US added 428,000 jobs in April despite surging inflation

Washington, May 7 (BNA): America’s employers added 428,000 jobs in April, extending a strong hiring streak that has defied punishing inflation, chronic supply shortages, Russia’s war against Ukraine and much higher borrowing costs.

Friday’s jobs report from the Labor Department showed employment last month kept the unemployment rate at 3.6%, just above a half-century low, the Associated Press reported.

Employment gains in the economy have been remarkably consistent in the face of the worst inflation in four decades. Employers added at least 400,000 jobs for 12 consecutive months.

Meanwhile, April’s job growth, combined with steady wage gains, will boost consumer spending and likely keep the Federal Reserve on track to raise borrowing rates sharply to fight inflation. The US stock market fell again on Friday on concern that labor market strength will keep wages and inflation high and increase heavy borrowing costs for consumers and businesses. High loan rates, in turn, can weigh on corporate profits.

“With labor market conditions continuing to strengthen — including very rapid wage growth — we doubt the Fed will abandon its hawkish plans,” said Paul Ashworth, chief US economist at Capital Economics.

The latest employment figures contain some cautionary notes about the labor market. The government revised its estimates of job gains for the months of February and March with a total cut of 39,000 jobs.

The number of people in the workforce fell in April by 363,000, the first decline since September. Their exit led to a slight decrease in the percentage of Americans working or looking for work from 62.4% to 62.2%. Many industries have slowed down due to labor shortages. The nation still has 1.2 million jobs shy of the number it had in early 2020, before the pandemic hit the economy.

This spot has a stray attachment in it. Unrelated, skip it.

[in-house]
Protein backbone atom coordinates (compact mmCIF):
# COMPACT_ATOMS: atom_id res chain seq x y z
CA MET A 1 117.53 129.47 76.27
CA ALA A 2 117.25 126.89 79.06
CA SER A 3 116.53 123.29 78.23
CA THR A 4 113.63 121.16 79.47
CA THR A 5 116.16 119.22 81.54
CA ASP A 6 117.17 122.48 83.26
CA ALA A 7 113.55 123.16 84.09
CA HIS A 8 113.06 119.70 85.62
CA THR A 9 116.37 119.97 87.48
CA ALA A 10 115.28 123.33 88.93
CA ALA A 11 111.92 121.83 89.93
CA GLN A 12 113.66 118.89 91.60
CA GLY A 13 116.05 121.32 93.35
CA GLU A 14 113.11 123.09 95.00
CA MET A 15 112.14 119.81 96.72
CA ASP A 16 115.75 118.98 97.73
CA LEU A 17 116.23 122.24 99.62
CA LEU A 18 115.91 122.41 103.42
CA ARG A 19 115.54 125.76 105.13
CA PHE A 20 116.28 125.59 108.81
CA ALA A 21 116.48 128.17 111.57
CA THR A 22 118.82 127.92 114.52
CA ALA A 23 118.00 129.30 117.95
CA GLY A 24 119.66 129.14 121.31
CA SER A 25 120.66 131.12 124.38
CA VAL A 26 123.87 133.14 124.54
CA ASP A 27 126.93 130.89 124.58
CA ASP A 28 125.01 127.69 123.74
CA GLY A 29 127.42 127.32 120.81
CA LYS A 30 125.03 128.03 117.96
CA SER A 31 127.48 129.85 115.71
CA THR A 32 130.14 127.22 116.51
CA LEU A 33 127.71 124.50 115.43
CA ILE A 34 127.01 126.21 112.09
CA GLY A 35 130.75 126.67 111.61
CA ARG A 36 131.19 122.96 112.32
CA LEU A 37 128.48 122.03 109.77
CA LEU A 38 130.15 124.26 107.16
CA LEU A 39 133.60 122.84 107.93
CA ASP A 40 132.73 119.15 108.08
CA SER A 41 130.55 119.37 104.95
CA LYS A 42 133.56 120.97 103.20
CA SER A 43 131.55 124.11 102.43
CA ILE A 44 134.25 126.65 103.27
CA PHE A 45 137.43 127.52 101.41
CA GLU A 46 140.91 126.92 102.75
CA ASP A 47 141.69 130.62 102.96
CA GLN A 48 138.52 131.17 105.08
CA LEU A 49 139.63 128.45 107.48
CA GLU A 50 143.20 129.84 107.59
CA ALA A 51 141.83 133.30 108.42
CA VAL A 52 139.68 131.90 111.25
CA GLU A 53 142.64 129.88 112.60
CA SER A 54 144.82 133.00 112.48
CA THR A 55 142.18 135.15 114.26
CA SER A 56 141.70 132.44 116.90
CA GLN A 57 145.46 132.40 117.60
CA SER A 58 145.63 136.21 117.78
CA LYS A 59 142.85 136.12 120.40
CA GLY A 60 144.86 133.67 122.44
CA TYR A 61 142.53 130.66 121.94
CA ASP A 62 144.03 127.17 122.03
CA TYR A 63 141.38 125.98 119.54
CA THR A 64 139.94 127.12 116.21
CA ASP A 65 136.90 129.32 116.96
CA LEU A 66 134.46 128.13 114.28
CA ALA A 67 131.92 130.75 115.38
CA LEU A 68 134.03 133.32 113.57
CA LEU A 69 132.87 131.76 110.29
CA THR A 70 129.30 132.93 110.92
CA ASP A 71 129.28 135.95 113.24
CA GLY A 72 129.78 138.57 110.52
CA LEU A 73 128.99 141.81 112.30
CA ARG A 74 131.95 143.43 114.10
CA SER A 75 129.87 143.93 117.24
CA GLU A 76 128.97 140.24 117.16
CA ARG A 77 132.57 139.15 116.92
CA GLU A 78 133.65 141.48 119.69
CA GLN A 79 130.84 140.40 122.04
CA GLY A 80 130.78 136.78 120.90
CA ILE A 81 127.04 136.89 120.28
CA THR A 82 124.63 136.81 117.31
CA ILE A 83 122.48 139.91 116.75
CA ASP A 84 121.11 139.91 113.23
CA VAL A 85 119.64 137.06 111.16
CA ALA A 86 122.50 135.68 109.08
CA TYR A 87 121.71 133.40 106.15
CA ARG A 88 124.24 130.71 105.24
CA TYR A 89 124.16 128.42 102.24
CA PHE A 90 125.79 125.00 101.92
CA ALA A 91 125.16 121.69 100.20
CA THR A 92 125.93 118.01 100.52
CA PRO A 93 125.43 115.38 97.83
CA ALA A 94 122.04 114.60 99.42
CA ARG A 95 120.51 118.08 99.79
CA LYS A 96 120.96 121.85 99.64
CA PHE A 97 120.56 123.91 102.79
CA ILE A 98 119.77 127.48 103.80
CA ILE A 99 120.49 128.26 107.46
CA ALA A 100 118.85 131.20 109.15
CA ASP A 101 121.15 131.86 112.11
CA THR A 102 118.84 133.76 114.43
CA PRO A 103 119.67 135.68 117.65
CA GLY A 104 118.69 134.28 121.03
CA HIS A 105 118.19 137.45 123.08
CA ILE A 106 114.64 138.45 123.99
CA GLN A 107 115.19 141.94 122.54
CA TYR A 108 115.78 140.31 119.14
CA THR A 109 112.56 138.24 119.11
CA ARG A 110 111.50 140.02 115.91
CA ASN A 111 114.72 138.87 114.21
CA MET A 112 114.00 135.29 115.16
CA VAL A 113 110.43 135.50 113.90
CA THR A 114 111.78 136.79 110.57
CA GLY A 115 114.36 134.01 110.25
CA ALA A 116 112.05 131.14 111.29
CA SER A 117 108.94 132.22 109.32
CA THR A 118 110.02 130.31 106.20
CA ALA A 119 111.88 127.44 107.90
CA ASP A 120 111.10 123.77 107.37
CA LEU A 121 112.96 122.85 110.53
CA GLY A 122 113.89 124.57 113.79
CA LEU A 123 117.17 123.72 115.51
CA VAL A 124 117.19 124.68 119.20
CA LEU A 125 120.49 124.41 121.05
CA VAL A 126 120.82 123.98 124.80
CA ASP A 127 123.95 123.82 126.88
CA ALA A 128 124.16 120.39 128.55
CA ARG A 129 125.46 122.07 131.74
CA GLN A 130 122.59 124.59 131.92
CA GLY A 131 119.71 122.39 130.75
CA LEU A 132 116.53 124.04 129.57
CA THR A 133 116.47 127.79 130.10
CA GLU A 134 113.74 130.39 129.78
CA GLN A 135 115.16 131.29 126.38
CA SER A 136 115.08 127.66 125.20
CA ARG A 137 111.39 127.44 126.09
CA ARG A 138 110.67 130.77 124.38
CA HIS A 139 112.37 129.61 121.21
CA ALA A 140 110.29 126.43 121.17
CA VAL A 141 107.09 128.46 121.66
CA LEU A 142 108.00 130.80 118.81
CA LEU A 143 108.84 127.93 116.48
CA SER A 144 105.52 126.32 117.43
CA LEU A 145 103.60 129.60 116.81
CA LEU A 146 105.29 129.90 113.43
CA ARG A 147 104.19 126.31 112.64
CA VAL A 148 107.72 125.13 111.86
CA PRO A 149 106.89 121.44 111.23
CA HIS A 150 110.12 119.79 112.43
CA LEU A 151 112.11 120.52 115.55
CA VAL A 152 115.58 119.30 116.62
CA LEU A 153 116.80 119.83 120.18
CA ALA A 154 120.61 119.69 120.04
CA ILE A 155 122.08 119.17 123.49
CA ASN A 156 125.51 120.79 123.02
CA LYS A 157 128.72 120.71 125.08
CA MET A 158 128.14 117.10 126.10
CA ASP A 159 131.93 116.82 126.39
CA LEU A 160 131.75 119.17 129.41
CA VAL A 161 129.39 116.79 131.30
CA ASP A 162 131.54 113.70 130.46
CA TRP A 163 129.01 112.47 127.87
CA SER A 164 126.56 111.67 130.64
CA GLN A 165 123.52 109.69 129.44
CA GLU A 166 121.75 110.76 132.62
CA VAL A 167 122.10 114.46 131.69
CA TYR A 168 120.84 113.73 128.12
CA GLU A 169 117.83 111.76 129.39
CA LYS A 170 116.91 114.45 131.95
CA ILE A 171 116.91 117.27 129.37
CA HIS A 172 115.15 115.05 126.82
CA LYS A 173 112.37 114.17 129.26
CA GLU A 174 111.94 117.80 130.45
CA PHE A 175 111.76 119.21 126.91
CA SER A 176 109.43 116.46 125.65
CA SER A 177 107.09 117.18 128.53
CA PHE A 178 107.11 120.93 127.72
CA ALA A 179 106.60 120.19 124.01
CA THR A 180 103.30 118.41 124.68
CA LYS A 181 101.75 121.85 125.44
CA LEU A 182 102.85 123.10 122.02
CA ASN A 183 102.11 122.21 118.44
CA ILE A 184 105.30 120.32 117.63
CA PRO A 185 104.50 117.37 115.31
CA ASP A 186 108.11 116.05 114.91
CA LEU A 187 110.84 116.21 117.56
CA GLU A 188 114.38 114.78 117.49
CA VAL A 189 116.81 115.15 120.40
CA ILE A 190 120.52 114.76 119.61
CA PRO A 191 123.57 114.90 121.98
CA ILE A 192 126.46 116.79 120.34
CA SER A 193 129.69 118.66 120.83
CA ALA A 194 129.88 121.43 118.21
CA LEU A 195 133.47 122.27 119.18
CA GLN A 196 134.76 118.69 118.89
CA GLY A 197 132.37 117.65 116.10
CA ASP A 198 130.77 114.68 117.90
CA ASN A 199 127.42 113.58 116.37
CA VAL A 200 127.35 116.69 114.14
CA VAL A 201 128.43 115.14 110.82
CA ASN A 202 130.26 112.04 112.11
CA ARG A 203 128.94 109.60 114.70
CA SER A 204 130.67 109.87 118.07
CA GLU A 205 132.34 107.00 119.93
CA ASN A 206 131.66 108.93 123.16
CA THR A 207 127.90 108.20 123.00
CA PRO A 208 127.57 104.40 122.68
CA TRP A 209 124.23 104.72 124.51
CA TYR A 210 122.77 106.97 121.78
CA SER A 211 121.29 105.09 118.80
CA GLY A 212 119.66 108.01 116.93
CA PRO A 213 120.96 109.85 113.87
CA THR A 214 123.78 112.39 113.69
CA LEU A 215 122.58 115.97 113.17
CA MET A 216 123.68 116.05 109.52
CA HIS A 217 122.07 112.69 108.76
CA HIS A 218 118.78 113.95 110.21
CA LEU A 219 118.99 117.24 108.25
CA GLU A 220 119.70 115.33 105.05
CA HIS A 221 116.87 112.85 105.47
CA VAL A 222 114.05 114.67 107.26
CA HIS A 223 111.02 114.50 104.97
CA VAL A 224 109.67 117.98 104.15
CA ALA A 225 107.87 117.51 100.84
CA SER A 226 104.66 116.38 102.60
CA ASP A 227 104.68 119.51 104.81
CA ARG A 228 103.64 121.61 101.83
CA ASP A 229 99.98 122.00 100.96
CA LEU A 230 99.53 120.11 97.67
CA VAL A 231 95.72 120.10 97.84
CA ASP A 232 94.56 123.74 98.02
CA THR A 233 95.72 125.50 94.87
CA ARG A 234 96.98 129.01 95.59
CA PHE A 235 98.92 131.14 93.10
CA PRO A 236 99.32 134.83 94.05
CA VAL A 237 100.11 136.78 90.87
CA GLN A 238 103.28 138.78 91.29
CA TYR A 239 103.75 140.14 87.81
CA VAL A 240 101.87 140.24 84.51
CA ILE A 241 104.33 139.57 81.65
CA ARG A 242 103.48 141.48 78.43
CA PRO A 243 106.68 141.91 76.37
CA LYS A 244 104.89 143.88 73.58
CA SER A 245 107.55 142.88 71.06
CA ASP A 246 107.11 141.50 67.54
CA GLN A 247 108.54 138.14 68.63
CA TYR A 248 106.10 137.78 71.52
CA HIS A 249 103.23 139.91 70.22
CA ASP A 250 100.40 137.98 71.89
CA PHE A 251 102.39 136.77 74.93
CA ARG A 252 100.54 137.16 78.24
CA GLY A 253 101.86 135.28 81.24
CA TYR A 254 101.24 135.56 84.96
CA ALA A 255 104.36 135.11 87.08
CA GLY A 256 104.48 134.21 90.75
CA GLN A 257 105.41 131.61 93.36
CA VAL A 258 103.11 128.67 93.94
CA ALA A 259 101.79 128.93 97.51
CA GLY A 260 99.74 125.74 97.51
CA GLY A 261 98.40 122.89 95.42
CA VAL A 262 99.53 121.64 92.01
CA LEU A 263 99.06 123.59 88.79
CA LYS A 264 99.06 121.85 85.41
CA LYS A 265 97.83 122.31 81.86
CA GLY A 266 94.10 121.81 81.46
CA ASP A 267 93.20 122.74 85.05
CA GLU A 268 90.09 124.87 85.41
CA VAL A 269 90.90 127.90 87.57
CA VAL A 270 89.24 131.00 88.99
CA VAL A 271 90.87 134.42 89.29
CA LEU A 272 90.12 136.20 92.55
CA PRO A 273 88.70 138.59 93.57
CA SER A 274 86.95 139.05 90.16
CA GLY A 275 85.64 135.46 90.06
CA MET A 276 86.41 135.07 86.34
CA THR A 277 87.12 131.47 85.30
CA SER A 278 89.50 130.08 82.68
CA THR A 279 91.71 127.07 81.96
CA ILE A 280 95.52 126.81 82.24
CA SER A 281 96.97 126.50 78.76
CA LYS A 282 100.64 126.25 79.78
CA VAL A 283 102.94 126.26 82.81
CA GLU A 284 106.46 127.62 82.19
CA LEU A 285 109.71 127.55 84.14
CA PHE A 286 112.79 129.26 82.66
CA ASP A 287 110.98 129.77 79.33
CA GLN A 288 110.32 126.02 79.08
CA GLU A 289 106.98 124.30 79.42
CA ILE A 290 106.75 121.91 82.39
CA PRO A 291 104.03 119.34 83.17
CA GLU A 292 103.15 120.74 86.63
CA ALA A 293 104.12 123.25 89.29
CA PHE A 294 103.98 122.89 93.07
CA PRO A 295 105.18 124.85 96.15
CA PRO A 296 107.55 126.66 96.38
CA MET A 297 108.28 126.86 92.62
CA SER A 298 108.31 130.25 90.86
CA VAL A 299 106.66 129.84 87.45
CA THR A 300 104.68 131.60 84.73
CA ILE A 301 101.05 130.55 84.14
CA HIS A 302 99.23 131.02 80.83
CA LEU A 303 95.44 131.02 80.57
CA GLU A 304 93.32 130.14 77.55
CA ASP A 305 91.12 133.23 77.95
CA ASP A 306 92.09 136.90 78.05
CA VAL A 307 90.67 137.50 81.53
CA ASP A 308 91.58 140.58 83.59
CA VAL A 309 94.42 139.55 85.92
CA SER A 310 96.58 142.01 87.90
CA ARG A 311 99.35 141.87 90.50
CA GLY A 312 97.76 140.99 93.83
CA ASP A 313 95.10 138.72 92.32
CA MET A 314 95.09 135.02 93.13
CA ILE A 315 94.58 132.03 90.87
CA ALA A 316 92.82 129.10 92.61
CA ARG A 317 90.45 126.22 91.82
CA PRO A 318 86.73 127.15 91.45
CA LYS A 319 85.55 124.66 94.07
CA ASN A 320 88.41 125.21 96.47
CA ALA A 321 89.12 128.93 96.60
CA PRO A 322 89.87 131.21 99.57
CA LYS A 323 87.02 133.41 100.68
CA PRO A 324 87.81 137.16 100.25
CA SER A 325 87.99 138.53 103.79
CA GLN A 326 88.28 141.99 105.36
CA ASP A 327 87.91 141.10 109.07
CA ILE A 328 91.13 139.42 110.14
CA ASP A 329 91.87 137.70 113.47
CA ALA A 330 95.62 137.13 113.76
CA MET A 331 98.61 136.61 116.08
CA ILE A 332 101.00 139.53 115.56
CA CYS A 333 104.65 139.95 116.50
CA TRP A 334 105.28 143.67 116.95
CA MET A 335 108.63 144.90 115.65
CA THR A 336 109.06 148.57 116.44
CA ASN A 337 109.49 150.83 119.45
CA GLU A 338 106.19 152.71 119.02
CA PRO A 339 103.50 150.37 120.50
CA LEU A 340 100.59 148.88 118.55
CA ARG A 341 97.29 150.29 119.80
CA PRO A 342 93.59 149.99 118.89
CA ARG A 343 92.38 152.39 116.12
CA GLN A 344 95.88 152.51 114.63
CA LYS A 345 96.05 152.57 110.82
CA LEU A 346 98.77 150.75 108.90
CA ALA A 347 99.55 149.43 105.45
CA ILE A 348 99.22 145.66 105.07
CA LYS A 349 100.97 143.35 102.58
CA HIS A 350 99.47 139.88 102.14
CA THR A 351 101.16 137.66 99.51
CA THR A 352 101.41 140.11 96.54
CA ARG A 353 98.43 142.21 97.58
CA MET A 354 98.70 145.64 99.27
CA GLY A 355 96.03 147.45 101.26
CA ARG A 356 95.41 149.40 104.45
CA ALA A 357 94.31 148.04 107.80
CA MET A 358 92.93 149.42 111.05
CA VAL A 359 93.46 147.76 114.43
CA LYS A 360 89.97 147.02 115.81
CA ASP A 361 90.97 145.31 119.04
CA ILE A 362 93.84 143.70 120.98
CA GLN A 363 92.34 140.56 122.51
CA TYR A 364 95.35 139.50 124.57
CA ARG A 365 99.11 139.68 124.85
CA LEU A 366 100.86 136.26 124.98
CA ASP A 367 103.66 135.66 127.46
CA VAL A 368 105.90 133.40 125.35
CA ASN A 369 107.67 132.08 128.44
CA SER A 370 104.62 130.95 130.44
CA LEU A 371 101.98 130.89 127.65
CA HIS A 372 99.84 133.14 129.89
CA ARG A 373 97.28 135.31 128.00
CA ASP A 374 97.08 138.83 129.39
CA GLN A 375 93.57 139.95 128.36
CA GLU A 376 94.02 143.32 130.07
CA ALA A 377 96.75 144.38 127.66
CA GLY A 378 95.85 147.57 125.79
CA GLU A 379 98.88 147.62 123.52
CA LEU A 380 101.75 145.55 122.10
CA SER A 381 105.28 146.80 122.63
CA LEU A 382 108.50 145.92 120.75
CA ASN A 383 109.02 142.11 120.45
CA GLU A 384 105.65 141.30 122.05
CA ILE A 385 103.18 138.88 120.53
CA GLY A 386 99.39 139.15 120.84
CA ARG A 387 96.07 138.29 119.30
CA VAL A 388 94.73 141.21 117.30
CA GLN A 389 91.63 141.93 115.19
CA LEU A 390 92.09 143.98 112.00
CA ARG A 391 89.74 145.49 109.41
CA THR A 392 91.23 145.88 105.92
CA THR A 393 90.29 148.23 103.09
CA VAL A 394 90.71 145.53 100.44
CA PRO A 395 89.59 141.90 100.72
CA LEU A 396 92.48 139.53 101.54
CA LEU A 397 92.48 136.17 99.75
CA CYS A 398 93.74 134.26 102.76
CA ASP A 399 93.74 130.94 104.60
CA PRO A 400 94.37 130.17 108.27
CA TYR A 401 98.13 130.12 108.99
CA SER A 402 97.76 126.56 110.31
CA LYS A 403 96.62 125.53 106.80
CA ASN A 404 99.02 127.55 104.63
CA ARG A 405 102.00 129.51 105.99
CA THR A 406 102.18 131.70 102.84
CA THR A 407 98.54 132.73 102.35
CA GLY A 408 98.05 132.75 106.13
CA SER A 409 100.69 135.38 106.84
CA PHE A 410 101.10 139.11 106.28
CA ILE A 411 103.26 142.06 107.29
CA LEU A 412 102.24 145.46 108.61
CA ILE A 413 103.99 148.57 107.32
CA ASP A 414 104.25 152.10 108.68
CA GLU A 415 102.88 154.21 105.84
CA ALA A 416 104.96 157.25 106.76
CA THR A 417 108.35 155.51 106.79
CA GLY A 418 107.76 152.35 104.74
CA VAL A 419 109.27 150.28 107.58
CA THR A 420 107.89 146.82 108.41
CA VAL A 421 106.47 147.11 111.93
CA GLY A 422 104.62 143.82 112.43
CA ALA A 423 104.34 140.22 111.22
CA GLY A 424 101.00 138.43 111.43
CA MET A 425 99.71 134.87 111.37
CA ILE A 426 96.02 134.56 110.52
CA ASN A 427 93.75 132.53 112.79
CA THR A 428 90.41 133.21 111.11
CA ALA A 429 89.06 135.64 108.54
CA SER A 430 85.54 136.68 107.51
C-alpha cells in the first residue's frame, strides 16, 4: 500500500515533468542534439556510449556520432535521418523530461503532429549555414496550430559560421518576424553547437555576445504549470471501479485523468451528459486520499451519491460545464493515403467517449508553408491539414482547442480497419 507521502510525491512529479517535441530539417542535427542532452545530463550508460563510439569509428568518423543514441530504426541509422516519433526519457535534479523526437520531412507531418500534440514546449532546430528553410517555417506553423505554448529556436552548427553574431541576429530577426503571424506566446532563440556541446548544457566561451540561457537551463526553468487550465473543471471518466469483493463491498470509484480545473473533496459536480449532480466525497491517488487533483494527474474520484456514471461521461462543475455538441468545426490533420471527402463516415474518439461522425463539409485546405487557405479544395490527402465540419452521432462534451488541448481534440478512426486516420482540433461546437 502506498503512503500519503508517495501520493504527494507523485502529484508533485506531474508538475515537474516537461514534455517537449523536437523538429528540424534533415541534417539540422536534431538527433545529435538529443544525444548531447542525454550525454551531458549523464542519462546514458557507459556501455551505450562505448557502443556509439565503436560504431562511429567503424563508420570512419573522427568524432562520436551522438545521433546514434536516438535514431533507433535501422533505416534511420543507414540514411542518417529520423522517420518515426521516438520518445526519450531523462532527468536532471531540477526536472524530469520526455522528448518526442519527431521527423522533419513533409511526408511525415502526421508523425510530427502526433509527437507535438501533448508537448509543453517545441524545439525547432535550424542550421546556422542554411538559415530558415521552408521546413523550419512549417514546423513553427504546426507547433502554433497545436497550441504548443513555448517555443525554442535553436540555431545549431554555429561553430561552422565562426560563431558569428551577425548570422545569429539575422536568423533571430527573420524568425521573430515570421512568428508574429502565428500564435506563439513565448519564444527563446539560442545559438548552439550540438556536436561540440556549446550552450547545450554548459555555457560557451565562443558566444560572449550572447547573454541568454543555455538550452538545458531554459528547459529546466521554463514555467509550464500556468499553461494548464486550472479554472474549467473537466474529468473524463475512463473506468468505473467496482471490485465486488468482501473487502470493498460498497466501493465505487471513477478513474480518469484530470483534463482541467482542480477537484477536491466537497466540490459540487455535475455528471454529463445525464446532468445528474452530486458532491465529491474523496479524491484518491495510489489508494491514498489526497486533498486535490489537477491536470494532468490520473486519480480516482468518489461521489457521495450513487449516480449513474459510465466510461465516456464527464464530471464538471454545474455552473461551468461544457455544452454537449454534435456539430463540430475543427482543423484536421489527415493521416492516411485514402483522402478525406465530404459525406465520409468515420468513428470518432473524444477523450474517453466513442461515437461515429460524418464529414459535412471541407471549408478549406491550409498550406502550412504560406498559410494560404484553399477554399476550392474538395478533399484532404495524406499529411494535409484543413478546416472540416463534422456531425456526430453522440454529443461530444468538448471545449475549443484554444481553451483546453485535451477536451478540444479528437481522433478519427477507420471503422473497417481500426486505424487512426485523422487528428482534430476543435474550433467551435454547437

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“We need these people back,” said Beth Ann Bovino, chief US economist at S&P Global.

Bovino noted that some Americans remain on the sidelines of the workforce due to ongoing concerns about COVID-19 or because of the difficulty of finding affordable daycare for unvaccinated children.

Meanwhile, employers continue to distribute wage increases. Hourly wages rose 0.3% from March to April and 5.5% from a year ago. However, prices are rising faster than wages.

“Yes, we have seen a rise in wages,” Bovino said. But with inflation hitting a 40-year high, “people are still under pressure.”

Recruitment spread across industries last month. Factories added 55,000 jobs, the most since last July. Warehouses and carriers added 52,000, restaurants and bars 44,000, healthcare 41,000, finance 35,000, retailers 29,000, and hotels 22,000. Construction firms, slowed by a shortage of labor and supplies, added just 2,000.

However, it is unclear how long the job boom will last. The Federal Reserve this week raised its key interest rate by half a percentage point – its biggest move since 2000 – and signaled more significant rate hikes ahead. As the Fed’s interest rate increases come into effect, spending and hiring will become increasingly costly.

In addition, the huge economic aid that the government was providing to families has expired. The Russian invasion of Ukraine helped accelerate inflation and clouded the economic outlook. Some economists warn of a growing recession risk.

At the moment, labor market resilience is especially striking when set against the backdrop of accelerating price increases and rising borrowing costs. This week, the Ministry of Labor provided further evidence that the labor market is still thriving. She reported that only 1.38 million Americans were collecting traditional unemployment benefits, the lowest number since 1970. She said employers hit a record 11.5 million jobs in March and that layoffs remained well below pre-pandemic levels.